How some water organizations are saving money and improving service through a smarter approach to making decisions
Water utilities constantly make decisions and take action in an attempt to meet high standards of service with minimal costs and disruption. It’s a difficult, ongoing balancing act. As long as there is a population to serve, our systems must be effective and efficient.
Naturally, we all want to be “smart” about our choices and trade-offs. Decisions we make may have an impact that affects our customers and our systems today, for decades to come, or even longer into the future.
What does it mean to be “Smart”?
There are a seemingly infinite number of opinions about what it means to become a “smart” utility, with most of those views centered on data collection and management. While data is certainly an important input, the truth is that your utility is only becoming smarter if you’re actually achieving better outcomes as a result. That requires reliable decision-making tools to put that data to good use.
“Collecting data for its own sake isn’t really helpful,” says Gregg Herrin, PE, director of product management of hydrology and hydraulics applications for Bentley. “But if you can take that data and feed it into a decision-support mechanism, like simulation software, you can effectively understand more about how your network is currently behaving, and how it will react under a wide range of ‘what-if?’ conditions. You can use those insights to make better decisions in every phase of the infrastructure lifecycle, from master planning, to capital planning and design, to operations and maintenance.”
Within most utilities, teams work diligently (planners, engineers, GIS specialists, operators, and others), but data and insights are rarely leveraged outside of their limited departmental roles. Often, departments may not even realize how much more value they would provide if their information could be shared more effectively.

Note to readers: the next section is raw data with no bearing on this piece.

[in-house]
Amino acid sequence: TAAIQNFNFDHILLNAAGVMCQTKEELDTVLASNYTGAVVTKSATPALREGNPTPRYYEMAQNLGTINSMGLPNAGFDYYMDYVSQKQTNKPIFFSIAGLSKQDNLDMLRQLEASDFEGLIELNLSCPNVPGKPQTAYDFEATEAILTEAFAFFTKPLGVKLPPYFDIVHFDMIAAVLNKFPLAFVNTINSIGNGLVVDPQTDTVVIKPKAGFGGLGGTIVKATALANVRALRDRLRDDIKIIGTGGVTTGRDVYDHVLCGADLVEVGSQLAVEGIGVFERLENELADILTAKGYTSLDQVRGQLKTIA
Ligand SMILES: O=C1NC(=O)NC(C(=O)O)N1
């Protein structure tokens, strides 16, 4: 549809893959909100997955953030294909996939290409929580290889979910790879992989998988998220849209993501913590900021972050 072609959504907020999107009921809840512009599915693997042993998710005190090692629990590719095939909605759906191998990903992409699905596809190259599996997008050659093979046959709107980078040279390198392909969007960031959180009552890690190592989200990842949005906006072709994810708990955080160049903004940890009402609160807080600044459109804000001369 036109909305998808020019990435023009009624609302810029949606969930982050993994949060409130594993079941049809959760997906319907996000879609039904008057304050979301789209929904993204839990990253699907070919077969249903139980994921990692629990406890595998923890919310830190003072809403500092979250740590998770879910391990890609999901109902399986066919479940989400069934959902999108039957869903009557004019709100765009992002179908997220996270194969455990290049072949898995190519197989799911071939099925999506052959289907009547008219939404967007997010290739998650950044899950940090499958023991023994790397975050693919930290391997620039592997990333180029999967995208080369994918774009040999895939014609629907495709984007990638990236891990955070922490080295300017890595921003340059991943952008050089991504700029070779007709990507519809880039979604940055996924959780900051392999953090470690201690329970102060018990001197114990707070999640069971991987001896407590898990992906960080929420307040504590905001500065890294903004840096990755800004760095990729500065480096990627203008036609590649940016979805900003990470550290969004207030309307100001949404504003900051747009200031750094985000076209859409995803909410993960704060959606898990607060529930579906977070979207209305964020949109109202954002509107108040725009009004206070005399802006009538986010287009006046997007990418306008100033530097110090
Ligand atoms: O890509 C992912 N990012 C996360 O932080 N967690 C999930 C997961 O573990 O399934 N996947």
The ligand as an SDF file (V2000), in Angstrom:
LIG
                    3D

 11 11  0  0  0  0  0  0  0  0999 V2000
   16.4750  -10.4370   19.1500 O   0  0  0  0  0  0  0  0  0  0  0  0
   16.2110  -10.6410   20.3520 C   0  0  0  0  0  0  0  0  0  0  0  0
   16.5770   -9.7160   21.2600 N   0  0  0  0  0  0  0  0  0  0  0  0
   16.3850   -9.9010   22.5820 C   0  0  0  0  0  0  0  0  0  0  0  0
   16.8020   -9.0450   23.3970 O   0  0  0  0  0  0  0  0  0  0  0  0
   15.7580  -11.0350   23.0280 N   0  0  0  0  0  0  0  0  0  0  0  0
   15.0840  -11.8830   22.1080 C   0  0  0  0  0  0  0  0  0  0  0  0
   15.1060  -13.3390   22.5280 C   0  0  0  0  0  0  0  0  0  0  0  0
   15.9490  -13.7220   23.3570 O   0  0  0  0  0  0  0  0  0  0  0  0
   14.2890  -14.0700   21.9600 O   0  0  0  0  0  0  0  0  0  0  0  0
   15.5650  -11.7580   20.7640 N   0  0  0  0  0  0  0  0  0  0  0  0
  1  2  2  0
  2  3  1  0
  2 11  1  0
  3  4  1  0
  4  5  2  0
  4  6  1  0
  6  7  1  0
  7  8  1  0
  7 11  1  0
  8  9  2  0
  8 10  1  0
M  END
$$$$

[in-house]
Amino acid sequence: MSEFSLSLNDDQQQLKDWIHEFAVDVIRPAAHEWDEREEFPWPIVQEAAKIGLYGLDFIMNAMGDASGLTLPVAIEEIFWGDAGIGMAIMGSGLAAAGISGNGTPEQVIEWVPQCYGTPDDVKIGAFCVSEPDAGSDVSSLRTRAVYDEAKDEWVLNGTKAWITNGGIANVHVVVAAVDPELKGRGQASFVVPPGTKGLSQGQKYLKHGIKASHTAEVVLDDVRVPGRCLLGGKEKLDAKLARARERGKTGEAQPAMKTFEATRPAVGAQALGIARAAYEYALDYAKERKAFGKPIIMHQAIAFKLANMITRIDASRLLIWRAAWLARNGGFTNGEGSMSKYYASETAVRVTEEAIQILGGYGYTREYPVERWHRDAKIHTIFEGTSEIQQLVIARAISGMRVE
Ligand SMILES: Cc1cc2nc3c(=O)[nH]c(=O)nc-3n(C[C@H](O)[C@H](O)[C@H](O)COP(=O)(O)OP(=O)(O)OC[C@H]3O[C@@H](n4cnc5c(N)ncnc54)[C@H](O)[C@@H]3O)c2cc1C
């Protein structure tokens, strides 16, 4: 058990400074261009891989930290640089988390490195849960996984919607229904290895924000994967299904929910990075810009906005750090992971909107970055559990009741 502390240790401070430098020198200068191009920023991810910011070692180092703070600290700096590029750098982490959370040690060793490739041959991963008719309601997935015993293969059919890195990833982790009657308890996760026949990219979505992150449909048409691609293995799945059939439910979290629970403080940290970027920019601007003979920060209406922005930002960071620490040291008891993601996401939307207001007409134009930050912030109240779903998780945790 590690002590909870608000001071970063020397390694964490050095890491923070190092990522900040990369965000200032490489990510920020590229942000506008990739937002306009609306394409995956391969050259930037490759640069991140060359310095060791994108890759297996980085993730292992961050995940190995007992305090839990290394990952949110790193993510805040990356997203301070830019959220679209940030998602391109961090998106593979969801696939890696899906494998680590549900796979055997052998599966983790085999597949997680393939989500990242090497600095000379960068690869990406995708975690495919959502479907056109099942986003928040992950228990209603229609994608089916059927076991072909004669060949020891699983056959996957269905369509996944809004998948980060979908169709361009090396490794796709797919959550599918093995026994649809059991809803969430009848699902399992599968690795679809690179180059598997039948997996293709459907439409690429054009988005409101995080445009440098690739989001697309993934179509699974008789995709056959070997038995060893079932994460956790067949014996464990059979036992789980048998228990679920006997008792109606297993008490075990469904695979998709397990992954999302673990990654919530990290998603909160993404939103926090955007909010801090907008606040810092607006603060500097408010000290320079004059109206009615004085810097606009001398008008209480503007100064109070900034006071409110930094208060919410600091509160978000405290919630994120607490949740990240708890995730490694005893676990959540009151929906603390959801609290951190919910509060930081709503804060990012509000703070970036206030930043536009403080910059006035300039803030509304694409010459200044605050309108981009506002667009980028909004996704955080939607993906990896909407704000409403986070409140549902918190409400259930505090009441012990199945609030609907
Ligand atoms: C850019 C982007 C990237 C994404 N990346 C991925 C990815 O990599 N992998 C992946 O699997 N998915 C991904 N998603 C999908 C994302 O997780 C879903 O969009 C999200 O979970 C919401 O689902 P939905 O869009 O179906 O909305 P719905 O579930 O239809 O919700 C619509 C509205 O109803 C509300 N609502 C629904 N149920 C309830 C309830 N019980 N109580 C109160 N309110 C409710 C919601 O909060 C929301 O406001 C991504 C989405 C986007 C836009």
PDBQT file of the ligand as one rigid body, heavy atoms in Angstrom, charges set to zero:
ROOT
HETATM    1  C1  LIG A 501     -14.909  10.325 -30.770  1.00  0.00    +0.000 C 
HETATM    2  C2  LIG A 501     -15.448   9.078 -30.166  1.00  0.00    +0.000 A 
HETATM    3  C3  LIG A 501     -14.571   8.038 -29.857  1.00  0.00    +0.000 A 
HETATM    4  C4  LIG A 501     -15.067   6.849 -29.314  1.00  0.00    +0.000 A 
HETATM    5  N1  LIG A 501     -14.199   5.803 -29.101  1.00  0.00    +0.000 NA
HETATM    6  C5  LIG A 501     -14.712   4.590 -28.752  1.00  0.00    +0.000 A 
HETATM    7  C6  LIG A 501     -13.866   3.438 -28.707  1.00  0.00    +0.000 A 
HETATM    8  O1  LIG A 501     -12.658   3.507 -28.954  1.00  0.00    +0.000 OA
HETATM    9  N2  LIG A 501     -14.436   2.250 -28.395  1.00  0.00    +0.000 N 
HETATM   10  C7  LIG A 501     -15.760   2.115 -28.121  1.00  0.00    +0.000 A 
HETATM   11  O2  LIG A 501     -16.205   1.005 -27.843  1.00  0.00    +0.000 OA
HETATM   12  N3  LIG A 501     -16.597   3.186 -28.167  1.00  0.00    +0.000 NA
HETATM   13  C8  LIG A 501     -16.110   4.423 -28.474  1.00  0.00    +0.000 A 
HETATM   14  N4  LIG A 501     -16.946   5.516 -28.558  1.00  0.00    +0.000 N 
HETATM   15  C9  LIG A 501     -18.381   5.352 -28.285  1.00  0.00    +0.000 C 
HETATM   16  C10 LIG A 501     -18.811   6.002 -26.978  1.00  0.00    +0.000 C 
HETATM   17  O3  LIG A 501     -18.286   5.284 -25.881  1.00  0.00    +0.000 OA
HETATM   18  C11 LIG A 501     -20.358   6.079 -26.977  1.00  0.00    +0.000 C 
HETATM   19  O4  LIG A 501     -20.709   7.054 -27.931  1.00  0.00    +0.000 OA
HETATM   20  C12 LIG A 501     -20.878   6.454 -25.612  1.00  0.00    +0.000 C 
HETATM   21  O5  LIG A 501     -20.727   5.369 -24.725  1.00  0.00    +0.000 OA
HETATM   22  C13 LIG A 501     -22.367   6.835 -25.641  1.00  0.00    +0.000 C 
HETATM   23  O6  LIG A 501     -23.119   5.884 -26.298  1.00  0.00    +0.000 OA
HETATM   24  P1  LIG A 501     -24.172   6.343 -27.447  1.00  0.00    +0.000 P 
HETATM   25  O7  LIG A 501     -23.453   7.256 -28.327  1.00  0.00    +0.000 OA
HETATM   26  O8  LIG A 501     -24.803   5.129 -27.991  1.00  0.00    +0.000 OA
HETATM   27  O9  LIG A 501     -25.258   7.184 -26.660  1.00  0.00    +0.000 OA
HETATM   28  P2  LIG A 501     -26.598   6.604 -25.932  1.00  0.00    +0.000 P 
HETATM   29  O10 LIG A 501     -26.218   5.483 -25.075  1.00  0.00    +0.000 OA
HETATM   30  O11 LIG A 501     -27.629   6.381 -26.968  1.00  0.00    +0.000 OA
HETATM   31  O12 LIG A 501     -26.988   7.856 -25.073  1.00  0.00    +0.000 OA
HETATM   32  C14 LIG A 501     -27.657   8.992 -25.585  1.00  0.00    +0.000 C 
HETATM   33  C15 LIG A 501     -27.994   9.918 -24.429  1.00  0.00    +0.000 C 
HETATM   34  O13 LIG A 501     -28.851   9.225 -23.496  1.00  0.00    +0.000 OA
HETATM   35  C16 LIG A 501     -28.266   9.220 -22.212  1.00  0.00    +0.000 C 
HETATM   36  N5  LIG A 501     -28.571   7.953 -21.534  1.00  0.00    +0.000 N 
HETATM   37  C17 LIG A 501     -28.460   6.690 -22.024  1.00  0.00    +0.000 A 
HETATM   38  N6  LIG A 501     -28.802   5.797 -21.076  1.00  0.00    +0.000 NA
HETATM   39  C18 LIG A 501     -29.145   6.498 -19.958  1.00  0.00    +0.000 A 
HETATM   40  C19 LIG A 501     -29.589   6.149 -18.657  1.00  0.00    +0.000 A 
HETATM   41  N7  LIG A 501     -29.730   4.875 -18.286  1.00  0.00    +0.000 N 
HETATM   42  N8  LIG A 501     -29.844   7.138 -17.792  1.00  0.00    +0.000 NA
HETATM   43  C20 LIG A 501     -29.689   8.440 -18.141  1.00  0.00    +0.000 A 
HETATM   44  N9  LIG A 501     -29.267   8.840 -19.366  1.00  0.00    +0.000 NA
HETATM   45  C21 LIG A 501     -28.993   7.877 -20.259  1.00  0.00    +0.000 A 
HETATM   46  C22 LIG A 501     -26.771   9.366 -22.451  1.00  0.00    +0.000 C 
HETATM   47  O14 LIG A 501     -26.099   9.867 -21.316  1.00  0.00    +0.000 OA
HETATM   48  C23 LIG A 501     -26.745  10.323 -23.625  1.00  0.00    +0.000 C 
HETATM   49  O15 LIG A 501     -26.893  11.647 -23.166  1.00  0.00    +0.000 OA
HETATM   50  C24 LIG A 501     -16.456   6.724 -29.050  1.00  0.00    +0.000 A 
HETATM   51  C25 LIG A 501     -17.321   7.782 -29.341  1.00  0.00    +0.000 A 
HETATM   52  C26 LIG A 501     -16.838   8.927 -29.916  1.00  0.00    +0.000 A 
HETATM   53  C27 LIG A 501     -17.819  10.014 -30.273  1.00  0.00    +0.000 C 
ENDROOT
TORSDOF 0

To truly understand how your system functions and how possible decisions may impact it, you need to be able to connect your data sources (e.g. asset management systems, GIS, CIS, and SCADA) with behavioral simulation tools, such as hydraulic modeling software. “Connecting a SCADA system to hydraulic modeling tools is a great example of linking complementary technologies to ‘get smarter,” says Herrin. “The SCADA system can provide real-world information about past and present data such as flows, pressures and the hydraulic model can fill in simulated data between measurement points, and forecast into the future. On their own, each system has useful but restricted applications. Together their ability to feed smarter decision making is unlimited.”
Fortunately, more utilities are realizing the positive impact that they can have by connecting current data silos and sharing across teams, then leveraging that information to evaluate their options to make better choices.
Smarter System Expansion at Prolagos
Prolagos provides water and sewer services to five municipalities in the state of Rio de Janeiro, Brazil. The 2041 Master Plan considered the expansion of the water supply system for Região dos Lagos over short-term, medium-term, and long-term horizons. Key goals of this BRL 187 million (USD 57 million) project were to improve service levels, especially during tourist season, while reducing energy consumption by 50% and non-revenue water from 45 to 25%.
“The challenge of water utilities in the 21st century, especially in BRIC (Brazil, Russia, India, and China) countries, is to be able to respond quickly to the increase of water demand due to population growth in a more efficient way and with a sustainable approach. Therefore, the use of tools such as WaterGEMS allows companies to integrate the entire water network database available (including field data) and obtain the best scenario—the one that optimizes the water distribution and decreases energy consumption of the system." explains Wagner Oliveira de Carvalho senior project manager at Prolagos / AEGEA.
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Smarter Use of Meter Data with Entech Engineering, Inc.